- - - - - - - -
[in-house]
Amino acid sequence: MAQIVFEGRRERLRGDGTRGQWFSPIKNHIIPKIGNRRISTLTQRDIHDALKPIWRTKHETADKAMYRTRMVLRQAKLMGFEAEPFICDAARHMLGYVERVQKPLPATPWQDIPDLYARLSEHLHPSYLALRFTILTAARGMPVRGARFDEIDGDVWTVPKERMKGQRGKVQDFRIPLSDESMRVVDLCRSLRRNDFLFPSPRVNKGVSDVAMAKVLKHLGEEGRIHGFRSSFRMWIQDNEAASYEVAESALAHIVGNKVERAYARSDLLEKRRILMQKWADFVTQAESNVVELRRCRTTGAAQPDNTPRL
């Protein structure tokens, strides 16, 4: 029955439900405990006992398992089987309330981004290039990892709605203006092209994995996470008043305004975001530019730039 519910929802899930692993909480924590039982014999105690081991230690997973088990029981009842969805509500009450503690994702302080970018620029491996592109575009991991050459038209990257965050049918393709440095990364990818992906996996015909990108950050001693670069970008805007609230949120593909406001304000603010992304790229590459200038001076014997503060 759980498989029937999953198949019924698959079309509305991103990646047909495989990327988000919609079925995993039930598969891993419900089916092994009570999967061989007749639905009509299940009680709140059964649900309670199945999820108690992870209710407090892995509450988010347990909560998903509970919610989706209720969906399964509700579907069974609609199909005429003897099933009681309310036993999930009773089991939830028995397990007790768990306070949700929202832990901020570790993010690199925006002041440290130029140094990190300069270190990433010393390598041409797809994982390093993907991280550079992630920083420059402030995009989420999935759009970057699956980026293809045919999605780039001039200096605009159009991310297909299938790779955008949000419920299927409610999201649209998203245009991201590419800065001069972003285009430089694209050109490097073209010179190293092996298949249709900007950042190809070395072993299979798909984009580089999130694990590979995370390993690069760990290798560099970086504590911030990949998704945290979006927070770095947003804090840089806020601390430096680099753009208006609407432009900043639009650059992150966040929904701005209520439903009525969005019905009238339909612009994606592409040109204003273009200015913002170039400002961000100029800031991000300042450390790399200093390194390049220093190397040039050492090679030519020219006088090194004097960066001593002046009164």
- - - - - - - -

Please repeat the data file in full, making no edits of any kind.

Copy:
[in-house]
Amino acid sequence: MAQIVFEGRRERLRGDGTRGQWFSPIKNHIIPKIGNRRISTLTQRDIHDALKPIWRTKHETADKAMYRTRMVLRQAKLMGFEAEPFICDAARHMLGYVERVQKPLPATPWQDIPDLYARLSEHLHPSYLALRFTILTAARGMPVRGARFDEIDGDVWTVPKERMKGQRGKVQDFRIPLSDESMRVVDLCRSLRRNDFLFPSPRVNKGVSDVAMAKVLKHLGEEGRIHGFRSSFRMWIQDNEAASYEVAESALAHIVGNKVERAYARSDLLEKRRILMQKWADFVTQAESNVVELRRCRTTGAAQPDNTPRL
């Protein structure tokens, strides 16, 4: 029955439900405990006992398992089987309330981004290039990892709605203006092209994995996470008043305004975001530019730039 519910929802899930692993909480924590039982014999105690081991230690997973088990029981009842969805509500009450503690994702302080970018620029491996592109575009991991050459038209990257965050049918393709440095990364990818992906996996015909990108950050001693670069970008805007609230949120593909406001304000603010992304790229590459200038001076014997503060 759980498989029937999953198949019924698959079309509305991103990646047909495989990327988000919609079925995993039930598969891993419900089916092994009570999967061989007749639905009509299940009680709140059964649900309670199945999820108690992870209710407090892995509450988010347990909560998903509970919610989706209720969906399964509700579907069974609609199909005429003897099933009681309310036993999930009773089991939830028995397990007790768990306070949700929202832990901020570790993010690199925006002041440290130029140094990190300069270190990433010393390598041409797809994982390093993907991280550079992630920083420059402030995009989420999935759009970057699956980026293809045919999605780039001039200096605009159009991310297909299938790779955008949000419920299927409610999201649209998203245009991201590419800065001069972003285009430089694209050109490097073209010179190293092996298949249709900007950042190809070395072993299979798909984009580089999130694990590979995370390993690069760990290798560099970086504590911030990949998704945290979006927070770095947003804090840089806020601390430096680099753009208006609407432009900043639009650059992150966040929904701005209520439903009525969005019905009238339909612009994606592409040109204003273009200015913002170039400002961000100029800031991000300042450390790399200093390194390049220093190397040039050492090679030519020219006088090194004097960066001593002046009164």